The issue is expected to come up for debate in the General Assembly next year. Some lawmakers who share Tracy's concern said the debate, as in recent years, is likely to center on whether patrons should be allowed to carry guns in restaurants, such as The Bungalow, that serve alcohol.
State Sen. Janet D. Howell (D-Fairfax) said she'll reintroduce a bill that would prohibit openly carried guns anywhere alcohol is served.
"I think that any reasonable person would agree that alcohol and guns don't mix," Howell said. "It's better to make sure that nothing happens than be sorry afterward."
Jim Sollo, president of Virginians Against Handgun Violence, said his group believes the combination of guns and alcohol will eventually lead to trouble. He's counting on the recent episodes to stir up support for Howell's legislation next year.
"We think open carrying is dangerous. Sooner or later one of these guys is going to do something stupid or an unfortunate accident is going to happen," Sollo said.
But Van Cleave, a former Texas deputy sheriff who said most gun owners are law-abiding citizens, stressed that restaurant and other business owners already can bar weapons from their businesses if they choose. He said his members respect those choices and are advised to "politely leave" if asked.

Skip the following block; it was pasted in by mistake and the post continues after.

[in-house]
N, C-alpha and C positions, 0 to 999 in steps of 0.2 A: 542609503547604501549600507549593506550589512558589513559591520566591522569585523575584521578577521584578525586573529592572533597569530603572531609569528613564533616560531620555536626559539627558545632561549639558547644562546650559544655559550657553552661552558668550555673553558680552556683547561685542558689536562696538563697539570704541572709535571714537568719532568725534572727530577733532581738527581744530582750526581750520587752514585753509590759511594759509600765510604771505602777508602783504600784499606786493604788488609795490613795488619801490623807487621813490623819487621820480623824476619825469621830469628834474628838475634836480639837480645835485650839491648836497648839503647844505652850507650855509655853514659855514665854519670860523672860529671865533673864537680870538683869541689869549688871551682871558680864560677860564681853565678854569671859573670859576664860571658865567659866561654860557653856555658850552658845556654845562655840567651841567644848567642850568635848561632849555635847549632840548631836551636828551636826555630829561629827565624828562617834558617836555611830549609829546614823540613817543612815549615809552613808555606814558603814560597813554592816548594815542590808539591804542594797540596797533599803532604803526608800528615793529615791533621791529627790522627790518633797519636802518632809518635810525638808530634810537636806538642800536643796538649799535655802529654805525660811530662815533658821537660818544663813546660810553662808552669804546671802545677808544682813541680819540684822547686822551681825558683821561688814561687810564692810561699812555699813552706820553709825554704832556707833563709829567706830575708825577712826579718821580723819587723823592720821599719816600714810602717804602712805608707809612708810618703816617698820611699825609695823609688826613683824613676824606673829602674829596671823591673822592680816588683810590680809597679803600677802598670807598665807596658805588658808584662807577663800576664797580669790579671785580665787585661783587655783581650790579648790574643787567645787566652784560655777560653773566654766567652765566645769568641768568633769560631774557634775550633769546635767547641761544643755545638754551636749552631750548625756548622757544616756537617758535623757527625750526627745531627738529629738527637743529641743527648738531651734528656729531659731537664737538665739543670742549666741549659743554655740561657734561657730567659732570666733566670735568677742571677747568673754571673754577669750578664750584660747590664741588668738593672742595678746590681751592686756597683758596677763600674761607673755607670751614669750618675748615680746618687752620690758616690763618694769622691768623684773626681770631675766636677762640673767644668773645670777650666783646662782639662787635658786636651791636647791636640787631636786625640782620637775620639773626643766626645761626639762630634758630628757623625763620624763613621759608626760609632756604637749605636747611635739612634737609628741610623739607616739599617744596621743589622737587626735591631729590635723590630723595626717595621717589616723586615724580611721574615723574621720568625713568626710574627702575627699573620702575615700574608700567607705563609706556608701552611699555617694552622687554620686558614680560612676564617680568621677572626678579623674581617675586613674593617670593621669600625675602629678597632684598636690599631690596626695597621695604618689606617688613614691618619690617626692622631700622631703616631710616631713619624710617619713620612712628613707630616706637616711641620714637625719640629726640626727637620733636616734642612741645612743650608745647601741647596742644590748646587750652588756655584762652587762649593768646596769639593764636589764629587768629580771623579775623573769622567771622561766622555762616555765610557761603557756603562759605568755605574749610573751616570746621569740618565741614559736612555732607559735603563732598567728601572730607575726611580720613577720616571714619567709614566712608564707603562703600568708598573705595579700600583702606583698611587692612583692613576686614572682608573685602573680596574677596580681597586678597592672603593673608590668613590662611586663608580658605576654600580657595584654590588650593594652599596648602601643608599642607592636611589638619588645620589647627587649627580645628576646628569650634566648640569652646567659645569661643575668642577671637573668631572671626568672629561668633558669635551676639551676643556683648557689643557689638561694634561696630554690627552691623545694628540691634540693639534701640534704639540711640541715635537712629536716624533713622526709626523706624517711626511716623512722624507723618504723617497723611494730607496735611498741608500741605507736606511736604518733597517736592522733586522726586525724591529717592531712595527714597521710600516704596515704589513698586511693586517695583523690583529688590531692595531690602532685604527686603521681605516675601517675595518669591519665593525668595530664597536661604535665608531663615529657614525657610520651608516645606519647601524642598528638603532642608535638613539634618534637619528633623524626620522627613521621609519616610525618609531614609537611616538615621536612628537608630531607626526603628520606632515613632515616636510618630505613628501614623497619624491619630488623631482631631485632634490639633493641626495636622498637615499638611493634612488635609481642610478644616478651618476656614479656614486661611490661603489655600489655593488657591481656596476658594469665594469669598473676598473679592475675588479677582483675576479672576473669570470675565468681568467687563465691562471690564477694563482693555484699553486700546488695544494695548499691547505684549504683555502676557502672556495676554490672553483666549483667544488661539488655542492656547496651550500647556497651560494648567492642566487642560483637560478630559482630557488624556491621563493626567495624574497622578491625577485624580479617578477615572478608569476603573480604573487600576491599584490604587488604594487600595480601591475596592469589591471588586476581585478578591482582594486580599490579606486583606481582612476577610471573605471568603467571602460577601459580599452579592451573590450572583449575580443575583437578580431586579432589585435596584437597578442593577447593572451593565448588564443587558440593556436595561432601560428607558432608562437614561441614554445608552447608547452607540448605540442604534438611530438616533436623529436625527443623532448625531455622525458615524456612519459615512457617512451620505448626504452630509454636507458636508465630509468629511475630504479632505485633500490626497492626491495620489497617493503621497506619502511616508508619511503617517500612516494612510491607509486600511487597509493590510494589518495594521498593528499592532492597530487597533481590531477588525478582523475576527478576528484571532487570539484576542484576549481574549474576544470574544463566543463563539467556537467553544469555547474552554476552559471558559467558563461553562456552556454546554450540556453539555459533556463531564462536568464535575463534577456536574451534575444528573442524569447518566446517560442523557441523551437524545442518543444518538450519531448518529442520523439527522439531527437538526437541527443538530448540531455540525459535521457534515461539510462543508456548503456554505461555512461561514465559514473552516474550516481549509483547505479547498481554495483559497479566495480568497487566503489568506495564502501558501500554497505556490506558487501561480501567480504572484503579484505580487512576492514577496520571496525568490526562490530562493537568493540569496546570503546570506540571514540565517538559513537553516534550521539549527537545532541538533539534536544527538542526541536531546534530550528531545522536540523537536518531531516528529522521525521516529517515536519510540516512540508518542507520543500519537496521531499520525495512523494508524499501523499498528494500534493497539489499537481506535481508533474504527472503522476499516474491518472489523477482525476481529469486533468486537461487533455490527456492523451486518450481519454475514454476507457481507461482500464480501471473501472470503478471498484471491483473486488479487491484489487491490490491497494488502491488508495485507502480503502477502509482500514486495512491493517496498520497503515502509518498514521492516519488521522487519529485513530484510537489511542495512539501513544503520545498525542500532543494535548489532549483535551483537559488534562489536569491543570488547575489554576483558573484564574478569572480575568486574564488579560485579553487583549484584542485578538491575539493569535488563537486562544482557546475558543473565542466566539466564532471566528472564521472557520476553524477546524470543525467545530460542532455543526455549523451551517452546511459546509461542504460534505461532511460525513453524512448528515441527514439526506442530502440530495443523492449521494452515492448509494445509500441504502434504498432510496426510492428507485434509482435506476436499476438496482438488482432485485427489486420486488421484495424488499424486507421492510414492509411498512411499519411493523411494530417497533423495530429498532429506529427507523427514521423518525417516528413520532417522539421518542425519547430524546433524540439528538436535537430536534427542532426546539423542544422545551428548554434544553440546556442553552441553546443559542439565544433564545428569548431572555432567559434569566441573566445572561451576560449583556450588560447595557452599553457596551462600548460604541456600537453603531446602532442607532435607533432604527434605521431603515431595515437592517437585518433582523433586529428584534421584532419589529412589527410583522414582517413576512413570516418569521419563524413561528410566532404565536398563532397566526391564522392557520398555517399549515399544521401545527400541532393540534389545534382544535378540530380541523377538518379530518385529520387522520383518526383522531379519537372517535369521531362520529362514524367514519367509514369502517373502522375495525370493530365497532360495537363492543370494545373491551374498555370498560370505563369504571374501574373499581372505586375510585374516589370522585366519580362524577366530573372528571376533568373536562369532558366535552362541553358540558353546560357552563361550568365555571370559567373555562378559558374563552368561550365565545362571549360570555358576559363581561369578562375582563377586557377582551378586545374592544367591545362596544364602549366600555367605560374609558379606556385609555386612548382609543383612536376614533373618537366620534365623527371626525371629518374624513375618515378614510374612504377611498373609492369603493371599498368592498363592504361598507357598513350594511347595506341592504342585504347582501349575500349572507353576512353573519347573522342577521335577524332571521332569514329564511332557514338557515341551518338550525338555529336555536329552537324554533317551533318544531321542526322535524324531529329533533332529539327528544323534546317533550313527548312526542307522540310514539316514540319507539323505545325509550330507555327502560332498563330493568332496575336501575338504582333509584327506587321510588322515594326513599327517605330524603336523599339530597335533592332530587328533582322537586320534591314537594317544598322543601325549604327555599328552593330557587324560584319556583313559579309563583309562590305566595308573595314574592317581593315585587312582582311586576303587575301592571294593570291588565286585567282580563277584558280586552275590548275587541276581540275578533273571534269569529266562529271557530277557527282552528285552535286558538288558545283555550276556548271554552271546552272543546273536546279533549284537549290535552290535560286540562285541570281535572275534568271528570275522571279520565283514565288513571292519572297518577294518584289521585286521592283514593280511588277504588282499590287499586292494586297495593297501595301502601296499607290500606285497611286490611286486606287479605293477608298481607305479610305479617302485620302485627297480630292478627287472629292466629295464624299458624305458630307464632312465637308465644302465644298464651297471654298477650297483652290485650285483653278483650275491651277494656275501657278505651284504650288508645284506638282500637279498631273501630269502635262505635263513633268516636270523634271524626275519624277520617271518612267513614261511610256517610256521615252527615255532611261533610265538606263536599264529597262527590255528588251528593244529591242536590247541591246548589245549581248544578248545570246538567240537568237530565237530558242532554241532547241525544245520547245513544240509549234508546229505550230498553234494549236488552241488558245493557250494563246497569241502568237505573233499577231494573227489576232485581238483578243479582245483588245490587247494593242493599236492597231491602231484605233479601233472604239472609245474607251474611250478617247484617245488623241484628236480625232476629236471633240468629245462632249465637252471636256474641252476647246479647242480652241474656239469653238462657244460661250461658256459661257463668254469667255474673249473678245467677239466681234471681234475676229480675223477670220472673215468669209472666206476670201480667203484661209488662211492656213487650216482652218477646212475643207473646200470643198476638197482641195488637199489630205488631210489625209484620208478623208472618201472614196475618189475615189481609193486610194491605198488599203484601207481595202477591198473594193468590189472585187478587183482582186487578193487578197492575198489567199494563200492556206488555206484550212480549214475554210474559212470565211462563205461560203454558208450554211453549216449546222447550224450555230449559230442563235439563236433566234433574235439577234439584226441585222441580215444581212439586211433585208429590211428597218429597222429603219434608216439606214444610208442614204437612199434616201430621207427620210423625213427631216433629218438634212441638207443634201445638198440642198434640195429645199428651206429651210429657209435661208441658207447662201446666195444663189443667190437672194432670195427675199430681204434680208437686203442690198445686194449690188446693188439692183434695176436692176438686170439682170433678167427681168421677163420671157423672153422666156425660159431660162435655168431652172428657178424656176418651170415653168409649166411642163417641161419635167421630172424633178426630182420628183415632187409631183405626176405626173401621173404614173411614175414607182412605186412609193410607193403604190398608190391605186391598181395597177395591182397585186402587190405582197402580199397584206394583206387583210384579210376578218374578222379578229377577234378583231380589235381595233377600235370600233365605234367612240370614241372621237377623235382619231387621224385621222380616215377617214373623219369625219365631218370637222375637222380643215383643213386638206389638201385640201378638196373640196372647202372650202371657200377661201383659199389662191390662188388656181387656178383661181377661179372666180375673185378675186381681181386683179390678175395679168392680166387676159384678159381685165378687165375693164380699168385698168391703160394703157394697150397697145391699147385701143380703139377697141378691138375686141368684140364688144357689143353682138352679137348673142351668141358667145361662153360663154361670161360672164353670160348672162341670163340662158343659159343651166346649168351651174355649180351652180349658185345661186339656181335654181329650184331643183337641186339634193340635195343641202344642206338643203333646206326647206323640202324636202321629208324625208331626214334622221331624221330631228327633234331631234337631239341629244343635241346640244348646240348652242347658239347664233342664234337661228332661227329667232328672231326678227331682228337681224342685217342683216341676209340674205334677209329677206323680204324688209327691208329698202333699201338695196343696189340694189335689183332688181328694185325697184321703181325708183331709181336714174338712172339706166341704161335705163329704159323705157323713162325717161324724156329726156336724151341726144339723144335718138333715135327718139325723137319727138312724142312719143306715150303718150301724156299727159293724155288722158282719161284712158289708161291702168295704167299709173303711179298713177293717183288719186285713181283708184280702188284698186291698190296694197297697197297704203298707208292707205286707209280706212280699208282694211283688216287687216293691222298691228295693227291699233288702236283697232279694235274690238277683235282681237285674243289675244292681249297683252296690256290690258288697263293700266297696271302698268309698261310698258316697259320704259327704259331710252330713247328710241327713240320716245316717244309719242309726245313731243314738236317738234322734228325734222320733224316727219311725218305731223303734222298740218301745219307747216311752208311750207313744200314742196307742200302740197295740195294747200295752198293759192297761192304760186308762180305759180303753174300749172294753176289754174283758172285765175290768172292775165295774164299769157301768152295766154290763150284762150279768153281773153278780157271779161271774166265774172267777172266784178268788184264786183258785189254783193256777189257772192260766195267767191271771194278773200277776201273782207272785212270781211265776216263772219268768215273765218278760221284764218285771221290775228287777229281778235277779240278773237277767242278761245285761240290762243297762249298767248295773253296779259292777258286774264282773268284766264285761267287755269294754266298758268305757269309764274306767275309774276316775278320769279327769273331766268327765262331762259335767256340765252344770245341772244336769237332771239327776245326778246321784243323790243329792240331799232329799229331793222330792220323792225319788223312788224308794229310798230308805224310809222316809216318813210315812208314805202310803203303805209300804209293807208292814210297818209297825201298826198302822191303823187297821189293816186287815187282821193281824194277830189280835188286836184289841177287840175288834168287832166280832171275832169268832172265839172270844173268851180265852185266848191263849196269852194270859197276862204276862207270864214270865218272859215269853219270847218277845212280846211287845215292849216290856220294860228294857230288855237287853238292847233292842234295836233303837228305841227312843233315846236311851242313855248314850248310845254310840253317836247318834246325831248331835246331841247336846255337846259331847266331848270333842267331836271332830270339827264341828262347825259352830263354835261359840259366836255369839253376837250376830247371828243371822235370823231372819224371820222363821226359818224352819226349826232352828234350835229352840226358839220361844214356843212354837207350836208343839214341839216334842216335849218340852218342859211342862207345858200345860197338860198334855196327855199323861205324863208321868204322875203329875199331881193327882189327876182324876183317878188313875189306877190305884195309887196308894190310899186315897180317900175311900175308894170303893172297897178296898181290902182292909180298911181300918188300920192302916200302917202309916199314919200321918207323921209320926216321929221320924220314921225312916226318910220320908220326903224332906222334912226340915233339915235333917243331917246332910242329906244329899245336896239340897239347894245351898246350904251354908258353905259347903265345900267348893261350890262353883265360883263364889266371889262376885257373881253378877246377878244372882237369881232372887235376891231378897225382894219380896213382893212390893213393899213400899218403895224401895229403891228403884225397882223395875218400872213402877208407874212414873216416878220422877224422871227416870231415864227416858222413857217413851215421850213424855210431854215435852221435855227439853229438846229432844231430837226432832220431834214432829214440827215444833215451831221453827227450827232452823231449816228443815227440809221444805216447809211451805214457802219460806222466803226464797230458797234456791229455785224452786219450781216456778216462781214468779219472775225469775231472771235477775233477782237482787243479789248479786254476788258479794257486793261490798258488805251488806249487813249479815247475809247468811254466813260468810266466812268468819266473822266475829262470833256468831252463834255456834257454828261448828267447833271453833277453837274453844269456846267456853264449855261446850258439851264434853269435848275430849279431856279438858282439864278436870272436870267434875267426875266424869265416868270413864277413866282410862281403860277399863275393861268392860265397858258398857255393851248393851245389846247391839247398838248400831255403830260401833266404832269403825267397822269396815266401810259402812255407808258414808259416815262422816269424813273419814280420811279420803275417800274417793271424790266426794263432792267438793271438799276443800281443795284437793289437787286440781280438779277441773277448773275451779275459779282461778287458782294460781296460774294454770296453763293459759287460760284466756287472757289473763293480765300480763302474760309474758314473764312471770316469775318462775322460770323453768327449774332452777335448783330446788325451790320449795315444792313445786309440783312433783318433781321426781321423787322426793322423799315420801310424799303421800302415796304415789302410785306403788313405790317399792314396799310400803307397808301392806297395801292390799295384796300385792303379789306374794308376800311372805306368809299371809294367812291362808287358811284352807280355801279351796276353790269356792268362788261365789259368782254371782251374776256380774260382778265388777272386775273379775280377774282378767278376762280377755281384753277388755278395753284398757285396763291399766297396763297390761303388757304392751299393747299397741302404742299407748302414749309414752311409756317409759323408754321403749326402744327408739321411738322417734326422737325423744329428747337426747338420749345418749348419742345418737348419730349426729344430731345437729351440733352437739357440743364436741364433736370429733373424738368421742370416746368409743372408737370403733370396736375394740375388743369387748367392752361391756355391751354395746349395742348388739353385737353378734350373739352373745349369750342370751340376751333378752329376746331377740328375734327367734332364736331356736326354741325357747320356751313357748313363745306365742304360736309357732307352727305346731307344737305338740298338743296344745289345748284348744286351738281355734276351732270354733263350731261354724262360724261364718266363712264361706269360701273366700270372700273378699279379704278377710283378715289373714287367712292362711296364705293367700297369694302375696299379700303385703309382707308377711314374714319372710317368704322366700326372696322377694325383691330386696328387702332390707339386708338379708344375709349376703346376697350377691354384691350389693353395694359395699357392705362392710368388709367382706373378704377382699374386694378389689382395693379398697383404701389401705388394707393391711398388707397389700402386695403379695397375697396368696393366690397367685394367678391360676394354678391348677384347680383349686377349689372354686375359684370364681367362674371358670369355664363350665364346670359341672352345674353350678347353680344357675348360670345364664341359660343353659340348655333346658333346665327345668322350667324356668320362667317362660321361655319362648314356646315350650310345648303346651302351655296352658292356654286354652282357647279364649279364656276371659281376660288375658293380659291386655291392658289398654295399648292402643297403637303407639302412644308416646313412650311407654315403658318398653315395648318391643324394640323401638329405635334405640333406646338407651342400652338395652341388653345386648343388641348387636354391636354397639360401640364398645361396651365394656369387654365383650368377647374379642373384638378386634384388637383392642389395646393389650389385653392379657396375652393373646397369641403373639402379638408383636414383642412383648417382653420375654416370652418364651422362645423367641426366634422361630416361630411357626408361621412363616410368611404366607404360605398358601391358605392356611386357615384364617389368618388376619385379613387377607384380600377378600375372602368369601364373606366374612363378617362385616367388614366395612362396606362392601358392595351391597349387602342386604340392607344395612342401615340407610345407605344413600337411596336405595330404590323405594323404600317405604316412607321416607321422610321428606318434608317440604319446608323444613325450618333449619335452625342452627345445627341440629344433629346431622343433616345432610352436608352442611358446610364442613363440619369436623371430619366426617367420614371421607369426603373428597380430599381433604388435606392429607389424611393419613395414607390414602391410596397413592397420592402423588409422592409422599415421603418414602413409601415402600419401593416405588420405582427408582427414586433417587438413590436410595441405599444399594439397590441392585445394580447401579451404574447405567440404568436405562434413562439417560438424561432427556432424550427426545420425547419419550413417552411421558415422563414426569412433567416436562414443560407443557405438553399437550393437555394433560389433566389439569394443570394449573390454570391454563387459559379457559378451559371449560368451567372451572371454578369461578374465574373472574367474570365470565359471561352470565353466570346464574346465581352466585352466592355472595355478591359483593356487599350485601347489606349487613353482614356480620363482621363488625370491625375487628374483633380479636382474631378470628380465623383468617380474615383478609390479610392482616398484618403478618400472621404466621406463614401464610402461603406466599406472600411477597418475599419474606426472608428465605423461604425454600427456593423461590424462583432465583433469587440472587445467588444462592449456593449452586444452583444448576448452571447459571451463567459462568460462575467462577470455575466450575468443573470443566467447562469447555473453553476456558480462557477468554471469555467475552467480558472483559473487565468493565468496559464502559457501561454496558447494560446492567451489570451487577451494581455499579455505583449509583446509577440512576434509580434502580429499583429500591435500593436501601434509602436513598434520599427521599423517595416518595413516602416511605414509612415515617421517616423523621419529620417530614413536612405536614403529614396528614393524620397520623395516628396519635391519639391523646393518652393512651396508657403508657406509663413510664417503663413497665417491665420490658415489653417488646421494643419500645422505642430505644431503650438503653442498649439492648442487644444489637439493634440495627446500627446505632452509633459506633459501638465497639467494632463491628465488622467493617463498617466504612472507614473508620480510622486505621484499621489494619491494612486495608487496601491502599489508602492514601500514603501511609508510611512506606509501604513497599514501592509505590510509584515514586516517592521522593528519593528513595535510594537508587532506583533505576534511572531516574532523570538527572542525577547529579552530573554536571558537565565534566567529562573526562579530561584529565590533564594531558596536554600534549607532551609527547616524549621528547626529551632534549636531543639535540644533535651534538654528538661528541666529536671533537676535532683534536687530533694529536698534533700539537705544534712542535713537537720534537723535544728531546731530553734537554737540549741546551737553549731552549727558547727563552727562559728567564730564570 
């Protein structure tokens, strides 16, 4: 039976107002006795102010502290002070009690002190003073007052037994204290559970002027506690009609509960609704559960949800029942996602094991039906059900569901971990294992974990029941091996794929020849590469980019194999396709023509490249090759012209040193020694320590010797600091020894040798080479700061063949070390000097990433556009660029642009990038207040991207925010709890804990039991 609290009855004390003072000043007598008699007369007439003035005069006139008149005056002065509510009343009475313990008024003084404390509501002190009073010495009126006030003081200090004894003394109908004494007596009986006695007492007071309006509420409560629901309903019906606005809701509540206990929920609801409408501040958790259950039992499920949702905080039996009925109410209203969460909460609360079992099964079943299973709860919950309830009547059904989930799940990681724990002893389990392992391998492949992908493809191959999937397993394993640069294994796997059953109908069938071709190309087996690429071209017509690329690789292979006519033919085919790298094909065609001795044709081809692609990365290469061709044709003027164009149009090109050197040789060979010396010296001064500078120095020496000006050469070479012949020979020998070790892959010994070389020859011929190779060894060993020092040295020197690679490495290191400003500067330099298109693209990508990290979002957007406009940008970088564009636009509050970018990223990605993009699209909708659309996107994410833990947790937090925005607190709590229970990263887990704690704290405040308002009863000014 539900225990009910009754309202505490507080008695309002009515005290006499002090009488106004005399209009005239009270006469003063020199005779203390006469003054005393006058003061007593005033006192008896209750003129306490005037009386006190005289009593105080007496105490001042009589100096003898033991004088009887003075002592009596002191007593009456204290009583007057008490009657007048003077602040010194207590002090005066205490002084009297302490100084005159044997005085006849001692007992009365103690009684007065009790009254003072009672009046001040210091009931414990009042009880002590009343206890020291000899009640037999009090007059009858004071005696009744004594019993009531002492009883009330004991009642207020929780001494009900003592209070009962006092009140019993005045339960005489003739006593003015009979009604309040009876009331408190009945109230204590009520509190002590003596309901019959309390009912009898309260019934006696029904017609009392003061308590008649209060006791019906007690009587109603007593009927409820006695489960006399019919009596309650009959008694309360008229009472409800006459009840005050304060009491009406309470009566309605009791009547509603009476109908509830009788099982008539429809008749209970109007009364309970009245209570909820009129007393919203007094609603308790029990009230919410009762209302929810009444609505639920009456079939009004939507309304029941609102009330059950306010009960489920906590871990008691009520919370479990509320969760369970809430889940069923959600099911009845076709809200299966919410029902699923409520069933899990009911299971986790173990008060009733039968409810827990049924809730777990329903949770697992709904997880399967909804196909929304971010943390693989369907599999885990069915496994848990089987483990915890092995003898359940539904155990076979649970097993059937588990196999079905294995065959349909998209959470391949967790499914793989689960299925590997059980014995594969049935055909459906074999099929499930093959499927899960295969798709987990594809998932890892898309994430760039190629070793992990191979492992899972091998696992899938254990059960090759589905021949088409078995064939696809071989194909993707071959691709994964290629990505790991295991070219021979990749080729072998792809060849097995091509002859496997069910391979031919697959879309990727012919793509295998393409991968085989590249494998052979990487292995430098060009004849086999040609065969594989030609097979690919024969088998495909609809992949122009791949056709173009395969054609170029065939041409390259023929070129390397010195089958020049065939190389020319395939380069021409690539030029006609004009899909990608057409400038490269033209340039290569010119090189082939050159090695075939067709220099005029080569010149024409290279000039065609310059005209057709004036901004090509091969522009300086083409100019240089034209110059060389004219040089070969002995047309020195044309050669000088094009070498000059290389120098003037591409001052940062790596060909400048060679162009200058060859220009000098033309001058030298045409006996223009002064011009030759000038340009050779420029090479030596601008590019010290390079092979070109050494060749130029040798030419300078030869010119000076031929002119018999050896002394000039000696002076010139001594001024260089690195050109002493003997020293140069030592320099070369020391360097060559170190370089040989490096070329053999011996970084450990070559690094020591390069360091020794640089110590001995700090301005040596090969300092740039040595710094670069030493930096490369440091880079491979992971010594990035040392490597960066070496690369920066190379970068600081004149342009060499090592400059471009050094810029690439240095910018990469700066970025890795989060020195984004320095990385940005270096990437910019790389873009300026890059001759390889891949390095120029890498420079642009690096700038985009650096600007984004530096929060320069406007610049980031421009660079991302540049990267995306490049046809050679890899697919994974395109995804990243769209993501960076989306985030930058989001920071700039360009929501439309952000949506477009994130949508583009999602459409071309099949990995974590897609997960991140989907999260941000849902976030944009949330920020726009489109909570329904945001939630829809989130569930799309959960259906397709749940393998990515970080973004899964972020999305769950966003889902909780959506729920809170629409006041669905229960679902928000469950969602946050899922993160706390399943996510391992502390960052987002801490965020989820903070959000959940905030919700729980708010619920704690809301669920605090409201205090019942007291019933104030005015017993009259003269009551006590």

Mike Stollenwerk, the man who was asked to leave The Bungalow that March evening, said he often openly carries his weapon in restaurants and "if people feel uncomfortable I've never noticed it."
OK, so you operate a business in Fl and you don't allow your patrons to bring guns into your premises. Fine, it's your business and that's your right. Now if you can convince the powers that be to restore the remainder of your rights as a private business owner more power to you. One reason I am no longer a private business owner is the endless mountains of regulations and red tape.
You cite liability insurance as one reason you don't allow guns in your place of business. For the record, while I lived in FL I operated two retail businesses, one in Manatee county and one in Polk county. Neither of those were posted against guns, and our liability carrier had no problem with that situation. In fact I usually carried a gun myself while alone on the Auburndale site because of the high incidence of armed robberies in Polk county. There are also some insurance companies that won't sell a homeowner policy to people who keep guns in their homes. That's their right, but I choose to deal with companies that have a more tolerant attitude toward my right to arms, both in business insurance and home insurance.
Your no guns policy may not cost you many customers in a state whose population now consists mainly of liberal octogenarian geezers from NY and NJ, but that policy won't fly here in God's country. The good mountain folks around here just don't take kindly to folks who try to restrict their right to defend themselves. Hence the retraction of the "no guns" policy by Pizza Hut.
I have reached the point of terminal boredom with this endless thread. Have a nice day.